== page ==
But none of Sinclair's maneuvers, even the "Nightline" stunt, prepared observers for its most recent moves. Sinclair has shown no previous interest in documentaries. "It's never happened before -- ever," says filmmaker Robert Greenwald, who told Salon he offers all his films for Sinclair to broadcast, including "Uncovered: The Whole Truth About the Iraq War." George Butler, director of "Going Upriver: The Long War of John Kerry," as well as Paul Alexander, maker of "Brothers in Arms," a documentary of Kerry's Vietnam experience, have made similar offers, suggesting Sinclair, if it were interested in balance, would show their films to counter the attacks of "Stolen Honor." Sinclair has failed to respond to their offers.

Just days before Sinclair made its announcement, some conservatives posting on the far right Web site were tossing back and forth the idea of how they might convince Fox News to run "Stolen Honor." But the consensus among the Freepers was that the movie was too controversial and partisan even for Fox. "It's quite a world we live in when Fox appears to be the moderate," remarks Greenwald, whose recent documentary, "Outfoxed," examined the network's conservative bias.

Once obscure, Sinclair's peculiar brand of corporate leadership is at last receiving attention and scrutiny. While defending its "Stolen Honor" decision, Sinclair's obstreperous vice president Hyman twice this week turned heads by comparing network news organizations to "Holocaust deniers" for allegedly refusing to cover the anti-Kerry accusations of a small gaggle of Vietnam veterans. Aside from his incendiary language, Hyman obviously neglected to account for the wall-to-wall coverage the Republican-financed Swift Boat Veterans for Truth received during the month of August.

After the Democratic National Committee filed a complaint with the Federal Election Committee charging that Sinclair's airing of the one-sided "Stolen Honor" amounted to a corporate, in-kind donation to the Bush-Cheney campaign, Hyman told the Associated Press, "Would they suggest that our reporting a car bomb in Iraq is an in-kind contribution to the Kerry campaign?" Eighteen Democratic senators wrote to FCC chairman Michael Powell this week asking him to investigate Sinclairs move, but Thursday Powell said the FCC would do nothing to interfere with the network's plans.

"He's certifiable," says one Sinclair employee. "At least that's all coming out now. It's like the Wizard of Oz; the curtain gets pulled back and there's this weird guy running things."

In a profile of Hyman that appeared this summer, the Baltimore Sun reported wryly, "He came to journalism in a roundabout way." In fact, the public face of Sinclair's news department has no newsroom experience whatsoever. A 1981 U.S. Naval Academy graduate, Hyman worked for the Office of Naval Intelligence and later as a weapons inspector focusing on arms reductions in former Soviet bloc countries. During the mid-1990s, during the heyday of the Gingrich Republican "revolution," Hyman served as a congressional fellow. After less than two years on Capitol Hill, Hyman in 1997 was tapped as Sinclair's chief lobbyist, director of government relations, and then promoted to vice president of corporate relations in July 1999.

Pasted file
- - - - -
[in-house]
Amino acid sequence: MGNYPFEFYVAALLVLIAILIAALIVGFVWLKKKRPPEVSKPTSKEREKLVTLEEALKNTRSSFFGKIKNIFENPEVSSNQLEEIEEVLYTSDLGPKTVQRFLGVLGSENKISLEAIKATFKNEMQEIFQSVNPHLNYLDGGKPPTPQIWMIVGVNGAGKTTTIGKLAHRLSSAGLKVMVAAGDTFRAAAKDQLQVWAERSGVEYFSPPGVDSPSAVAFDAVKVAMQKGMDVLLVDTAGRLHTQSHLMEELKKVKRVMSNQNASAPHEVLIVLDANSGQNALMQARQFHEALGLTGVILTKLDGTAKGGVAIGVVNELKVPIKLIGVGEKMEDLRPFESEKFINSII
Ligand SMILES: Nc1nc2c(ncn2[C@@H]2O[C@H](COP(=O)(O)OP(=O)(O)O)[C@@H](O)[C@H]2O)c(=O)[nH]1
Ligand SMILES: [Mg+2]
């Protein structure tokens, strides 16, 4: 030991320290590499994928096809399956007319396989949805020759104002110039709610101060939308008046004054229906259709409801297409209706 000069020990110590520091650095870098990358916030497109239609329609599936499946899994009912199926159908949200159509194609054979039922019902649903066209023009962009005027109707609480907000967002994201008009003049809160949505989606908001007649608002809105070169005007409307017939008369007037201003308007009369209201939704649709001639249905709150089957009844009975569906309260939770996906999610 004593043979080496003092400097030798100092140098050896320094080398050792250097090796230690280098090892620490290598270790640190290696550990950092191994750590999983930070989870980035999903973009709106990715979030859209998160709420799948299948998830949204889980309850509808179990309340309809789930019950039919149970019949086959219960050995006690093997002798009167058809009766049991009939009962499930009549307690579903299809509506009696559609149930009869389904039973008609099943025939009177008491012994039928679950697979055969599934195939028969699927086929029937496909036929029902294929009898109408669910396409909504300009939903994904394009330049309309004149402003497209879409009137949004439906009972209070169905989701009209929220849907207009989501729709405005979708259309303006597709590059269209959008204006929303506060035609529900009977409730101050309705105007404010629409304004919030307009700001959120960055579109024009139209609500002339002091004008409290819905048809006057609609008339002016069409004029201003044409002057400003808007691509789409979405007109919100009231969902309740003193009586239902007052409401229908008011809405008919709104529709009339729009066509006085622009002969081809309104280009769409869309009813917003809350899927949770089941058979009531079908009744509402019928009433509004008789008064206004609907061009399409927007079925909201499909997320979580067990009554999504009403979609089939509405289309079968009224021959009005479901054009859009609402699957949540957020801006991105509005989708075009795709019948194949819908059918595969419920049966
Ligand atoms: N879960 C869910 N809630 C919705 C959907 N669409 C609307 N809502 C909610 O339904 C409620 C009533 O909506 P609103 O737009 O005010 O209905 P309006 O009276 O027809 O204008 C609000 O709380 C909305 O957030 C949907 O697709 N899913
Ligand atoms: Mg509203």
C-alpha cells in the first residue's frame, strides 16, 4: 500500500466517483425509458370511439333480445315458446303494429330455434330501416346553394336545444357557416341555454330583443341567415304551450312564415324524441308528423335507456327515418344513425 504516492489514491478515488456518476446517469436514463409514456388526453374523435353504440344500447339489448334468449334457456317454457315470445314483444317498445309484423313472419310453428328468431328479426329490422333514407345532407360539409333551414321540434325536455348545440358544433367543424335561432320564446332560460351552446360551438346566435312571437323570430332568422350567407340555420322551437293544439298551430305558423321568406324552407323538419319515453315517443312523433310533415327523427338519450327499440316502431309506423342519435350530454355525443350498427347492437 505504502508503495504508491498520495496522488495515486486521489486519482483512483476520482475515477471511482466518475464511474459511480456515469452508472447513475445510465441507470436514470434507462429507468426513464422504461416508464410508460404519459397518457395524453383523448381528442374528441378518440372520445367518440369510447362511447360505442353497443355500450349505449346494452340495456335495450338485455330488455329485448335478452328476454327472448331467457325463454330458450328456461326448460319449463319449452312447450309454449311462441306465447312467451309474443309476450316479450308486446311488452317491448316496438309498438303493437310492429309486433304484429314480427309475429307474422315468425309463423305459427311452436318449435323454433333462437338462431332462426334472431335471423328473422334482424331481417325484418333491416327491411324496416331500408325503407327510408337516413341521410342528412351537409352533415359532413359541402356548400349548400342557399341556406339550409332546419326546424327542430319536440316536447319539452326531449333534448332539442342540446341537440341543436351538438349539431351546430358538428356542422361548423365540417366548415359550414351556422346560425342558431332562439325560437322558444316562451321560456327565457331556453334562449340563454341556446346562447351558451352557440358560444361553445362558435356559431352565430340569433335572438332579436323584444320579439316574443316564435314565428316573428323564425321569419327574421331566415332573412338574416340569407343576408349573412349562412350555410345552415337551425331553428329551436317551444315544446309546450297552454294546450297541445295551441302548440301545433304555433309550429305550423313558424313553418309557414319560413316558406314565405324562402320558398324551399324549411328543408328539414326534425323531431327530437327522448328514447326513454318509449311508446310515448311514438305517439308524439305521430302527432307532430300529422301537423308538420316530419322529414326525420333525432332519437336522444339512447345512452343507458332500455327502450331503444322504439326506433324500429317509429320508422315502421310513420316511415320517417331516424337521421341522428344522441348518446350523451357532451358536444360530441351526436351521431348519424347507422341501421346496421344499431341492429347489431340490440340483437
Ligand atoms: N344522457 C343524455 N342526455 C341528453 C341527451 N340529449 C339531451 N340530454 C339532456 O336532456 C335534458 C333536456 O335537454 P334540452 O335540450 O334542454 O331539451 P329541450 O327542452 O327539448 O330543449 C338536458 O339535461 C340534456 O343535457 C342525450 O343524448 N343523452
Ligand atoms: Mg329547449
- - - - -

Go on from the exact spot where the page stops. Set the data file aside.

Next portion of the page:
For two years Hyman often made trade-industry headlines for challenging the FCC's guidelines on digital television. And then came Sept. 11. Sinclair went far beyond affixing American flags to the lapels of its news anchors. Its news team at the company's flagship station in Baltimore received edicts to read on air: "[The station] wants you to know that we stand 100 percent behind our President." Hyman has kept up the patriotic coverage: Last February, a Sinclair news crew set off for Iraq determined to find the "good news" stories that other news organizations were supposedly ignoring. Since that expedition, nearly 600 U.S. soldiers have been killed in Iraq. During an interview last September with Secretary of Defense Donald Rumsfeld, a Sinclair reporter inquired, "Is negative press emboldening the terrorists in Iraq, do you think?"

Soon after Sept. 11, Hyman's commentaries, "The Point," became a daily must-carry on Sinclair stations. Critics of the Iraq war are "whack-jobs," the French are "cheese-eating surrender monkeys," progressives "loony left," and Democratic members of Congress who argued against Bush policies are "unpatriotic politicians who hate our military." At first only Sinclair stations that aired its NewsCentral broadcast were required to carry "The Point." But recently all Sinclair stations have been told to feature Hyman's broadsides, often by shortening their sportscasts.

Sinclair boasts that 1.8 million adult viewers see Hyman's "The Point" every day, making him among the most-watched conservative commentators on television. But the figure is somewhat misleading, because Sinclair news viewers in 39 markets across the country tune in for news, sports and weather. Hyman's simply there, part of the Sinclair package.

Sinclair is the only group owner, from either side of the political spectrum, beaming out editorials across the country to television stations without any local input. "Sinclair's always claiming they're the symbol of localism and that local broadcasters best reflect the values and tastes of the community," says Gene Kimmelman, director of the Washington office of Consumers Union. "How does running a so-called documentary which independent observers say is not factually accurate, how does that serve the community? And has Sinclair asked the communities if they wanted to see documentaries from the other side to balance it out?"

Smith at Syracuse University says the fracas represents a strategic defeat for the broadcast industry, which continues to lobby Congress and the FCC for further media ownership concentration. "This plays right into the hands of people who are opposed to media consolidation," he says. "Sinclair's become the poster child for abuse of consolidation. Broadcasters always claim consolidation doesn't hurt localism, but this [Sinclair episode] is incredibly damaging to localism. Privately, I think broadcasters are furious with Sinclair."

Reed Hundt, the former FCC chairman, encapsulates the latest Sinclair travesty in a line: "It's about a company that's forgotten the standard of behavior for broadcast television."

By Eric Boehlert

Eric Boehlert, a former senior writer for Salon, is the author of "Lapdogs: How the Press Rolled Over for Bush."